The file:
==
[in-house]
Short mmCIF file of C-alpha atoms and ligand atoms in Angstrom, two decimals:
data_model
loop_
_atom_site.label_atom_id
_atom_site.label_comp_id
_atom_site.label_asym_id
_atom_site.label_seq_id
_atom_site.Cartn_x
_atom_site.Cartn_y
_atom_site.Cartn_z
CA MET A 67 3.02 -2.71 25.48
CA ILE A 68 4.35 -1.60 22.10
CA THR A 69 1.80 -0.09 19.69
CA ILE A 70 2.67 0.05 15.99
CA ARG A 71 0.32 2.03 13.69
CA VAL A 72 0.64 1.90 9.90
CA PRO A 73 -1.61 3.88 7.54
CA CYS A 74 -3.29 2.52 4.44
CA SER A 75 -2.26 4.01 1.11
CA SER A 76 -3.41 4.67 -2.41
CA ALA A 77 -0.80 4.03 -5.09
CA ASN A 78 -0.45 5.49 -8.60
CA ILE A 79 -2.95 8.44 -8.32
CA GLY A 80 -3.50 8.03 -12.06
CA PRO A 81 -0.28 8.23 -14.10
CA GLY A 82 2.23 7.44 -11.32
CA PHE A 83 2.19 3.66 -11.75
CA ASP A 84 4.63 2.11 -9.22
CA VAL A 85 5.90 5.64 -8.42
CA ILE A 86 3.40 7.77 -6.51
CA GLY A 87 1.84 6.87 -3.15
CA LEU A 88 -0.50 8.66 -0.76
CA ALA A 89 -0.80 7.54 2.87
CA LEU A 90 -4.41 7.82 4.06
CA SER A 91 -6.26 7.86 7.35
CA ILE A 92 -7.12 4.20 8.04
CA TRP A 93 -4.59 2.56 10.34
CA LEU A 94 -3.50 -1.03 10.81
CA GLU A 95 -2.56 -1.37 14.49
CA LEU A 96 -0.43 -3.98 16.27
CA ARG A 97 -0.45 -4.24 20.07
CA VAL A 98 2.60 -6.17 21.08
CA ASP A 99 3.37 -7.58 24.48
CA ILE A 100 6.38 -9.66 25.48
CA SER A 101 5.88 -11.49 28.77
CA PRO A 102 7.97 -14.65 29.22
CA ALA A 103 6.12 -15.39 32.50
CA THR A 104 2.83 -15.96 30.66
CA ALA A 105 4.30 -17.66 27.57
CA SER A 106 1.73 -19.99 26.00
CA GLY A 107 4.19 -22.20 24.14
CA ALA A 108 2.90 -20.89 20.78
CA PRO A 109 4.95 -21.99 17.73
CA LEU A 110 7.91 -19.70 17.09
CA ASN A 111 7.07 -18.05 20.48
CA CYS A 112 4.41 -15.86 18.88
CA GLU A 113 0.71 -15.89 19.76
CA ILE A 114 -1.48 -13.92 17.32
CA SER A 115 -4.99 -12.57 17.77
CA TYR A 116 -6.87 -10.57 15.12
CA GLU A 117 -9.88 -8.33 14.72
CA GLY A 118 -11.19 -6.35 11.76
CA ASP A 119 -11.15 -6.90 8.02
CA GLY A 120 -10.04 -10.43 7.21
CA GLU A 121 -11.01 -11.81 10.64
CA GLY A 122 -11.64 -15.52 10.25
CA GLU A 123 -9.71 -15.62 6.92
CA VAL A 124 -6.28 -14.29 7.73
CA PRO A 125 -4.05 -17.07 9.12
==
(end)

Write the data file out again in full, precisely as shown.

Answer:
[in-house]
Short mmCIF file of C-alpha atoms and ligand atoms in Angstrom, two decimals:
data_model
loop_
_atom_site.label_atom_id
_atom_site.label_comp_id
_atom_site.label_asym_id
_atom_site.label_seq_id
_atom_site.Cartn_x
_atom_site.Cartn_y
_atom_site.Cartn_z
CA MET A 67 3.02 -2.71 25.48
CA ILE A 68 4.35 -1.60 22.10
CA THR A 69 1.80 -0.09 19.69
CA ILE A 70 2.67 0.05 15.99
CA ARG A 71 0.32 2.03 13.69
CA VAL A 72 0.64 1.90 9.90
CA PRO A 73 -1.61 3.88 7.54
CA CYS A 74 -3.29 2.52 4.44
CA SER A 75 -2.26 4.01 1.11
CA SER A 76 -3.41 4.67 -2.41
CA ALA A 77 -0.80 4.03 -5.09
CA ASN A 78 -0.45 5.49 -8.60
CA ILE A 79 -2.95 8.44 -8.32
CA GLY A 80 -3.50 8.03 -12.06
CA PRO A 81 -0.28 8.23 -14.10
CA GLY A 82 2.23 7.44 -11.32
CA PHE A 83 2.19 3.66 -11.75
CA ASP A 84 4.63 2.11 -9.22
CA VAL A 85 5.90 5.64 -8.42
CA ILE A 86 3.40 7.77 -6.51
CA GLY A 87 1.84 6.87 -3.15
CA LEU A 88 -0.50 8.66 -0.76
CA ALA A 89 -0.80 7.54 2.87
CA LEU A 90 -4.41 7.82 4.06
CA SER A 91 -6.26 7.86 7.35
CA ILE A 92 -7.12 4.20 8.04
CA TRP A 93 -4.59 2.56 10.34
CA LEU A 94 -3.50 -1.03 10.81
CA GLU A 95 -2.56 -1.37 14.49
CA LEU A 96 -0.43 -3.98 16.27
CA ARG A 97 -0.45 -4.24 20.07
CA VAL A 98 2.60 -6.17 21.08
CA ASP A 99 3.37 -7.58 24.48
CA ILE A 100 6.38 -9.66 25.48
CA SER A 101 5.88 -11.49 28.77
CA PRO A 102 7.97 -14.65 29.22
CA ALA A 103 6.12 -15.39 32.50
CA THR A 104 2.83 -15.96 30.66
CA ALA A 105 4.30 -17.66 27.57
CA SER A 106 1.73 -19.99 26.00
CA GLY A 107 4.19 -22.20 24.14
CA ALA A 108 2.90 -20.89 20.78
CA PRO A 109 4.95 -21.99 17.73
CA LEU A 110 7.91 -19.70 17.09
CA ASN A 111 7.07 -18.05 20.48
CA CYS A 112 4.41 -15.86 18.88
CA GLU A 113 0.71 -15.89 19.76
CA ILE A 114 -1.48 -13.92 17.32
CA SER A 115 -4.99 -12.57 17.77
CA TYR A 116 -6.87 -10.57 15.12
CA GLU A 117 -9.88 -8.33 14.72
CA GLY A 118 -11.19 -6.35 11.76
CA ASP A 119 -11.15 -6.90 8.02
CA GLY A 120 -10.04 -10.43 7.21
CA GLU A 121 -11.01 -11.81 10.64
CA GLY A 122 -11.64 -15.52 10.25
CA GLU A 123 -9.71 -15.62 6.92
CA VAL A 124 -6.28 -14.29 7.73
CA PRO A 125 -4.05 -17.07 9.12